1. Of course in general I agree. But thereare other dynamics that can give rise to acusations of Bahai-jacking. One is believing the religionis so obscure it doesn't belong in the conversation. Another is that some might feel natural or comfortable with a certain level of discorse and feel an attempt to raise it even if done in good faith was unacceptible for some reason - the question then become how to make everyone in a particular conversation happy with where it is going.

  2. Sometimes I find it all very confusing and exhausting. Be bold, but only at the most appropriate moment, elevate conversations but be natural (um, I simply don't NATURALLY talk to my friends about meaningful things...). I've come to the conclusion that I'm going to be awkward, unnatural and not "proper" during this begining phase but hopefully, I'll get a bit better soon. If I worry so much about all this, I will never get past my fear and try to introduce the idea of three types of education!


  3. Is this term going to become a part of Baha'i discourse?

  4. Two essentials to being natural in conversation:
    1. Talk about what you're actually interested in and thinking about.
    For example, if you are 'immersed in the ocean of His Words', i.e. praying daily, studying the writings and meditating on the teachings, you will naturally be thinking about Baha'i ideas and will see their connection to everyday situations. If you're not doing these things, any attempt to introduce Baha'i ideas into conversation will be forced and awkward for you and whomever you're talking to.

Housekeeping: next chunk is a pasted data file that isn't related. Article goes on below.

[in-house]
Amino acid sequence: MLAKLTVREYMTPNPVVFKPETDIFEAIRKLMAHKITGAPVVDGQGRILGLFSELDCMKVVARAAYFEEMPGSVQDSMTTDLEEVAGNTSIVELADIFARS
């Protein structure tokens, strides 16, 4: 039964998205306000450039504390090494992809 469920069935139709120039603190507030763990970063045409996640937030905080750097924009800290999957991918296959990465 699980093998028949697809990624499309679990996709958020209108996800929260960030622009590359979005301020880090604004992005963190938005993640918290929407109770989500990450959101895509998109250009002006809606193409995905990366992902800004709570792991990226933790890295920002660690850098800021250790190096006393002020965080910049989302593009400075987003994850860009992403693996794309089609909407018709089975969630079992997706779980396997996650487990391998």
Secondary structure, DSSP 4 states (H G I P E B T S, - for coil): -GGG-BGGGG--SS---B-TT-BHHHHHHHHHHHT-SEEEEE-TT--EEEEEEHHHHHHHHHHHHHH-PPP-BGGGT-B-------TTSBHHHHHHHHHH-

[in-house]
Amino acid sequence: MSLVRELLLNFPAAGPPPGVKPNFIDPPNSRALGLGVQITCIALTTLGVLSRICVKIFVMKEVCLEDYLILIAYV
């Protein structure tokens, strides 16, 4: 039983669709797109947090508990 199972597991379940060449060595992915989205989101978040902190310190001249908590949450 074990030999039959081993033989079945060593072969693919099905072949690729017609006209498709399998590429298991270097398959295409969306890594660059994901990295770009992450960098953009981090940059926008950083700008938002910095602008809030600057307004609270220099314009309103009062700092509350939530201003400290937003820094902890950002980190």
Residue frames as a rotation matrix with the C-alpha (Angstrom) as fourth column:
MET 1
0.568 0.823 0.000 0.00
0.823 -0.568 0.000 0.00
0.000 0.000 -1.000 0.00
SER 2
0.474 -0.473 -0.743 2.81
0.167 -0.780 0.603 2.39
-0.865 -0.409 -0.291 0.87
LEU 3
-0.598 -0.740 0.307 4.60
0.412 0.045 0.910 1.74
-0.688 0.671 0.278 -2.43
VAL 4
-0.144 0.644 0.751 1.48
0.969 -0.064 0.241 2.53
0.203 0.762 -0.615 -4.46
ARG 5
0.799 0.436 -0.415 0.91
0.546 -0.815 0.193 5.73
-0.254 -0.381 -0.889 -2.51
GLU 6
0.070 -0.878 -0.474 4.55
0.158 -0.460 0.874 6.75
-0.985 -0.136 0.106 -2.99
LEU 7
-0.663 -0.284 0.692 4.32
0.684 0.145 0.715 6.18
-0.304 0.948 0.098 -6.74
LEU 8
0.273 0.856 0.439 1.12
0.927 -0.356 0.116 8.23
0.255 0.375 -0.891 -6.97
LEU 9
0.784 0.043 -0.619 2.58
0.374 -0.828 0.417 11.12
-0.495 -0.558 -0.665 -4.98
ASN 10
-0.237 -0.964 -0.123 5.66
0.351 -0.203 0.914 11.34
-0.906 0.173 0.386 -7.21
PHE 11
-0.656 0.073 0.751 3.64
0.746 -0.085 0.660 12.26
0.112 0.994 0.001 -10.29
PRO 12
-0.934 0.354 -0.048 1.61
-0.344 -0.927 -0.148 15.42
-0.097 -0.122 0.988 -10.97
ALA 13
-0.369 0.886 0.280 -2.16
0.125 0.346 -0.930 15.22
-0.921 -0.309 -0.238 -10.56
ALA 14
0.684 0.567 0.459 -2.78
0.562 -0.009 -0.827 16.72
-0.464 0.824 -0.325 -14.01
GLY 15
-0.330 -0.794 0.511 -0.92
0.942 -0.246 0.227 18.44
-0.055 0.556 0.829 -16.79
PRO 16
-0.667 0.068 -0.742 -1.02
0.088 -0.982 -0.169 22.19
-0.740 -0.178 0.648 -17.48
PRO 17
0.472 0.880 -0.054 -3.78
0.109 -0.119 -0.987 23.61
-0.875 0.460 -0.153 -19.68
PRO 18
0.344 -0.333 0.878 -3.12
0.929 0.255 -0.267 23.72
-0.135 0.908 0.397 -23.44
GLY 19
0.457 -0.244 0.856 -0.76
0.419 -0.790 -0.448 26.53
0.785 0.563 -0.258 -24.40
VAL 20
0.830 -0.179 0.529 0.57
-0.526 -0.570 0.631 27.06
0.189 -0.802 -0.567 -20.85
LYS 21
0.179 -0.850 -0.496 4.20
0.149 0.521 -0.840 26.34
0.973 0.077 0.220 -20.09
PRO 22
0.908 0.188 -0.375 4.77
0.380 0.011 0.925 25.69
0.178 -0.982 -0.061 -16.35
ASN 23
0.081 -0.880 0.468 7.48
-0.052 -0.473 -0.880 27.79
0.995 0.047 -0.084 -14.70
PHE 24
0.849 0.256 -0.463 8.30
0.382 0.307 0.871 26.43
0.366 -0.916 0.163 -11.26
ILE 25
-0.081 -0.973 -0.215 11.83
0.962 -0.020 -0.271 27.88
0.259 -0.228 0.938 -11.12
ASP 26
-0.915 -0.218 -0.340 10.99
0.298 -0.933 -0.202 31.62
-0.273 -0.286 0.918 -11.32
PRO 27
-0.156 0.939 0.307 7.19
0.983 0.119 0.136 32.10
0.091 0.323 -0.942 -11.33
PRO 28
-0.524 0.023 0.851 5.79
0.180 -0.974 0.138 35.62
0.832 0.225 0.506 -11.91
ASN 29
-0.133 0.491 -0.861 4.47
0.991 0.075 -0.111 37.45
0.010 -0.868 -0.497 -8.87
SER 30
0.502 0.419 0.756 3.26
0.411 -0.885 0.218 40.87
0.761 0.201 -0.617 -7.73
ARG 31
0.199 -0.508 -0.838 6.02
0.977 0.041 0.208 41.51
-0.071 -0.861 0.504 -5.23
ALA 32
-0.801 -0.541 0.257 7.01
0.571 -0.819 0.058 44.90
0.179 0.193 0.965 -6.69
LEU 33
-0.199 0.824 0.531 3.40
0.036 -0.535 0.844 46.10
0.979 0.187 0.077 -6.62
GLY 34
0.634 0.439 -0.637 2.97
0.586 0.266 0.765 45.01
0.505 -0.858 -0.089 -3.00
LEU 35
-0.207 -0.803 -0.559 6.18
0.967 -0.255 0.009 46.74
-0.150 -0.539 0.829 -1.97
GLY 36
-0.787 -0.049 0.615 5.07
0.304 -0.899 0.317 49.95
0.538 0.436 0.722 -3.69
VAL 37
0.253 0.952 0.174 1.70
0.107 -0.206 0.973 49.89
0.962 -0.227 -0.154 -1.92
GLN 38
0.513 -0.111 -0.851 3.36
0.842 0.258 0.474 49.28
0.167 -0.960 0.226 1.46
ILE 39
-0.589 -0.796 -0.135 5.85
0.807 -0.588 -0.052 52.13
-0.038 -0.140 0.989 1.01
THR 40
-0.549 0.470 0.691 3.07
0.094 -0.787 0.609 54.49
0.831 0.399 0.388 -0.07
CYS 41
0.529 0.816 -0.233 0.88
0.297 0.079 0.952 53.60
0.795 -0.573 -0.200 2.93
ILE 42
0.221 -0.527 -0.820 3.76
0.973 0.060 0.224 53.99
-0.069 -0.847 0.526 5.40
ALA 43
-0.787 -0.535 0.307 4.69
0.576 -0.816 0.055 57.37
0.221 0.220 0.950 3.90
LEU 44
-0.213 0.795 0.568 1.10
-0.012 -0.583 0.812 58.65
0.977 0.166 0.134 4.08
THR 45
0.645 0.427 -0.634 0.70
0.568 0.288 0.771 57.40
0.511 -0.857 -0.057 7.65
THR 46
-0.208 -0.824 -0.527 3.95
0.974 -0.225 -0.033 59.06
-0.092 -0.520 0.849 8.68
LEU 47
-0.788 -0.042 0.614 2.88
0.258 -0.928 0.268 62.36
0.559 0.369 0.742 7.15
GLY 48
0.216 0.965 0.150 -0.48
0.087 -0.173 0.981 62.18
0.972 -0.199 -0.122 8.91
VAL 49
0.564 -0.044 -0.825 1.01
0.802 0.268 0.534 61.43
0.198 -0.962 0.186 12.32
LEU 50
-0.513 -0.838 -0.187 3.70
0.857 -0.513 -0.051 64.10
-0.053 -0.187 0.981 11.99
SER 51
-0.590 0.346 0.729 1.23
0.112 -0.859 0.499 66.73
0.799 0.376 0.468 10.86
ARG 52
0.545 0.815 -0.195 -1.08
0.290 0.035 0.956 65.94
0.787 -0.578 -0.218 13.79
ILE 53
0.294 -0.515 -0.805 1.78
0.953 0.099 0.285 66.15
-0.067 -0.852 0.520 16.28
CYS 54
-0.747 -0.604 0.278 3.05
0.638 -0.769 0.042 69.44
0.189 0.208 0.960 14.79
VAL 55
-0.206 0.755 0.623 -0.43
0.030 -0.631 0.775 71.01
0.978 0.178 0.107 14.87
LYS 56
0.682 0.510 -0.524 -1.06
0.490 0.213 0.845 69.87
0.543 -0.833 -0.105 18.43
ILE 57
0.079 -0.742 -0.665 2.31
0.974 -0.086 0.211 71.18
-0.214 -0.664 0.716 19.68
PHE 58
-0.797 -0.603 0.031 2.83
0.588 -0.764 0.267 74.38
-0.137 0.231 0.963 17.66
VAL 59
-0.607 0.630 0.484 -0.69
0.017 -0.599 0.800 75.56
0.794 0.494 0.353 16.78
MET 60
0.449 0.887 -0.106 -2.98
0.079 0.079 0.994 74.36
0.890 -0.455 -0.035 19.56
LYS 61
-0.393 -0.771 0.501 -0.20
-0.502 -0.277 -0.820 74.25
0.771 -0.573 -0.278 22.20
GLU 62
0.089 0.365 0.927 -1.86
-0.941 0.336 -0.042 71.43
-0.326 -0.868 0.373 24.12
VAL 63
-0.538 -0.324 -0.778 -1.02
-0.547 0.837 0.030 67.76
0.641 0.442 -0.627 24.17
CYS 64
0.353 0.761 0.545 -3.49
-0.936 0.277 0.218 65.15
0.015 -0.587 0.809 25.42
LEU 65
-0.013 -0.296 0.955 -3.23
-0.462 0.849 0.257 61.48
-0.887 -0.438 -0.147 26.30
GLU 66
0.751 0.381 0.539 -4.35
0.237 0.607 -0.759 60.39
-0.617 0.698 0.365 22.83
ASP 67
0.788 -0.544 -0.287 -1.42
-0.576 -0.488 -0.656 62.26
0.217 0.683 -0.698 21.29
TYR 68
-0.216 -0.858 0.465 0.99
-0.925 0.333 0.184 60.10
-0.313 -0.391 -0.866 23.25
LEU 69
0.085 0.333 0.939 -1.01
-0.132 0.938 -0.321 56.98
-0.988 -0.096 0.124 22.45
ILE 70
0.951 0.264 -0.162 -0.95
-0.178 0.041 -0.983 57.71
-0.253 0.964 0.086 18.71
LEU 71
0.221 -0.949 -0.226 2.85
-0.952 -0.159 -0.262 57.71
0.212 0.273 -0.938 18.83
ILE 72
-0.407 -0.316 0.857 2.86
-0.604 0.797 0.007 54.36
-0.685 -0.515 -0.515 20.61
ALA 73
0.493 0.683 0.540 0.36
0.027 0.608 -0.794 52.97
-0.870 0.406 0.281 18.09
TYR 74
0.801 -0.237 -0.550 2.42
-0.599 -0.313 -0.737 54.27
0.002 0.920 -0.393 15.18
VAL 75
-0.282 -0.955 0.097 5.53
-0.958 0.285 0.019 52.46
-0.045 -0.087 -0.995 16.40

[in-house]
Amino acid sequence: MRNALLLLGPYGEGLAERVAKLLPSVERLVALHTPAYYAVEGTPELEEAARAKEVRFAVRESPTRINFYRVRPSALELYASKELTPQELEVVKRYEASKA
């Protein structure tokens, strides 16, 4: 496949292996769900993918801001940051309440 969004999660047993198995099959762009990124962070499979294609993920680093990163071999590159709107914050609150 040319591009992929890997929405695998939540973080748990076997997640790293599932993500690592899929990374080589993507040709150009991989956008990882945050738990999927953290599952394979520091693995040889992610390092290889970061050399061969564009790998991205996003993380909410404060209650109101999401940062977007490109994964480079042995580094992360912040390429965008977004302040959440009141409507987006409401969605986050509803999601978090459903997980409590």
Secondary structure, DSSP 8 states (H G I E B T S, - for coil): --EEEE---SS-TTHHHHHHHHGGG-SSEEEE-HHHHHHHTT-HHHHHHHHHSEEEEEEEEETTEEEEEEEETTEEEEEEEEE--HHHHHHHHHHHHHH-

2. Recognize and allow for the mindset of the person you're talking to.
    Don't assume they know everything you do. If someone has never heard of Baha'u'llah, its going to sound pretty weird to say, 'Baha'u'llah teaches that:..." or to use any other unexplained jargon like 'Feast' and 'LSA'. When you're introducing someone to a new idea, you say it slowly and clearly and offer an explanation of what it is, not insert it into conversation and skip over it in an attempt to 'sound natural'. I have a Baha'i friend, who, whenever I ask how work is going, describes in great detail the present issues in their IT department, complete with both technical and corporate jargon, which leaves me baffled, bored and reluctant to broach the subject again. We do the same thing all the time when talking about the Baha'i Faith to people who have no knowledge of it.

  5. I believe that it is also important to remain humble, and to be mindful that the person you are speaking to may already have a full spiritual life and may not be "seeking" a different one. As Baha'is I think we are encouraged to respect this, and should have the wisdom to honor it. Just because someone isn't a Baha'i, doesn't mean they don't live a Baha'i life, and we should be at peace with that. Plus, I think we are far more powerful as teachers when we are strong enough that we "walk" our "talk". I have heard too many seekers say that they were discouraged from joining a religious community because they observed that the community leaders or believers acted in a hypocritical manor, and did not behave in a way that was in keeping with their beliefs. Therefore we can be far more effective if we focus on our own spiritual growth, and teach through the way we engage with the world.